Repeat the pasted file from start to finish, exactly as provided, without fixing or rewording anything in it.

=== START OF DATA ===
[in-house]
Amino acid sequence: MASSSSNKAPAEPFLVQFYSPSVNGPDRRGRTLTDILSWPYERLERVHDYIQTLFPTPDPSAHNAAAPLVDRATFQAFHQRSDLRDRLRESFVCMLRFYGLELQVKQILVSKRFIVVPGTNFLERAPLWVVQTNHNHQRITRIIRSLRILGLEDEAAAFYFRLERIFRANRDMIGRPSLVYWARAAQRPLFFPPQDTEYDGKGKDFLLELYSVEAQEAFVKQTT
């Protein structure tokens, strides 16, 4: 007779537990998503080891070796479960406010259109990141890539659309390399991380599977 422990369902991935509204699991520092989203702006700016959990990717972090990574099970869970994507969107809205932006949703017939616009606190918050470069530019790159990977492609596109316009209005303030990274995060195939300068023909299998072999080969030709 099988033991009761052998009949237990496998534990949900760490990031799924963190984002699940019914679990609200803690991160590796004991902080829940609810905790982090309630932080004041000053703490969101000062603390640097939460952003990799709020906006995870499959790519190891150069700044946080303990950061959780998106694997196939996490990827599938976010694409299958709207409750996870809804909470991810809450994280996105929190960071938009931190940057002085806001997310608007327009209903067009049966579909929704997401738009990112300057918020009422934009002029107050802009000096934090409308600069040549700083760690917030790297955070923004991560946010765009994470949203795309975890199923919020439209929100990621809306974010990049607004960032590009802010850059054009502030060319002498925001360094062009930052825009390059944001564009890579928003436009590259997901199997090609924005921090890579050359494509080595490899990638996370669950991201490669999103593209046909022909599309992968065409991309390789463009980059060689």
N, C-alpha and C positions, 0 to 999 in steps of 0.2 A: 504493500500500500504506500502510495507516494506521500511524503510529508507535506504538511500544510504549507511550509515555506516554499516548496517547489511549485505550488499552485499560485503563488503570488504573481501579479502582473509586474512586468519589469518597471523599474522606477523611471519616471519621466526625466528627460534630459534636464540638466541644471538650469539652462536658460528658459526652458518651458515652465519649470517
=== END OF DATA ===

[in-house]
Amino acid sequence: MASSSSNKAPAEPFLVQFYSPSVNGPDRRGRTLTDILSWPYERLERVHDYIQTLFPTPDPSAHNAAAPLVDRATFQAFHQRSDLRDRLRESFVCMLRFYGLELQVKQILVSKRFIVVPGTNFLERAPLWVVQTNHNHQRITRIIRSLRILGLEDEAAAFYFRLERIFRANRDMIGRPSLVYWARAAQRPLFFPPQDTEYDGKGKDFLLELYSVEAQEAFVKQTT
């Protein structure tokens, strides 16, 4: 007779537990998503080891070796479960406010259109990141890539659309390399991380599977 422990369902991935509204699991520092989203702006700016959990990717972090990574099970869970994507969107809205932006949703017939616009606190918050470069530019790159990977492609596109316009209005303030990274995060195939300068023909299998072999080969030709 099988033991009761052998009949237990496998534990949900760490990031799924963190984002699940019914679990609200803690991160590796004991902080829940609810905790982090309630932080004041000053703490969101000062603390640097939460952003990799709020906006995870499959790519190891150069700044946080303990950061959780998106694997196939996490990827599938976010694409299958709207409750996870809804909470991810809450994280996105929190960071938009931190940057002085806001997310608007327009209903067009049966579909929704997401738009990112300057918020009422934009002029107050802009000096934090409308600069040549700083760690917030790297955070923004991560946010765009994470949203795309975890199923919020439209929100990621809306974010990049607004960032590009802010850059054009502030060319002498925001360094062009930052825009390059944001564009890579928003436009590259997901199997090609924005921090890579050359494509080595490899990638996370669950991201490669999103593209046909022909599309992968065409991309390789463009980059060689």
N, C-alpha and C positions, 0 to 999 in steps of 0.2 A: 504493500500500500504506500502510495507516494506521500511524503510529508507535506504538511500544510504549507511550509515555506516554499516548496517547489511549485505550488499552485499560485503563488503570488504573481501579479502582473509586474512586468519589469518597471523599474522606477523611471519616471519621466526625466528627460534630459534636464540638466541644471538650469539652462536658460528658459526652458518651458515652465519649470517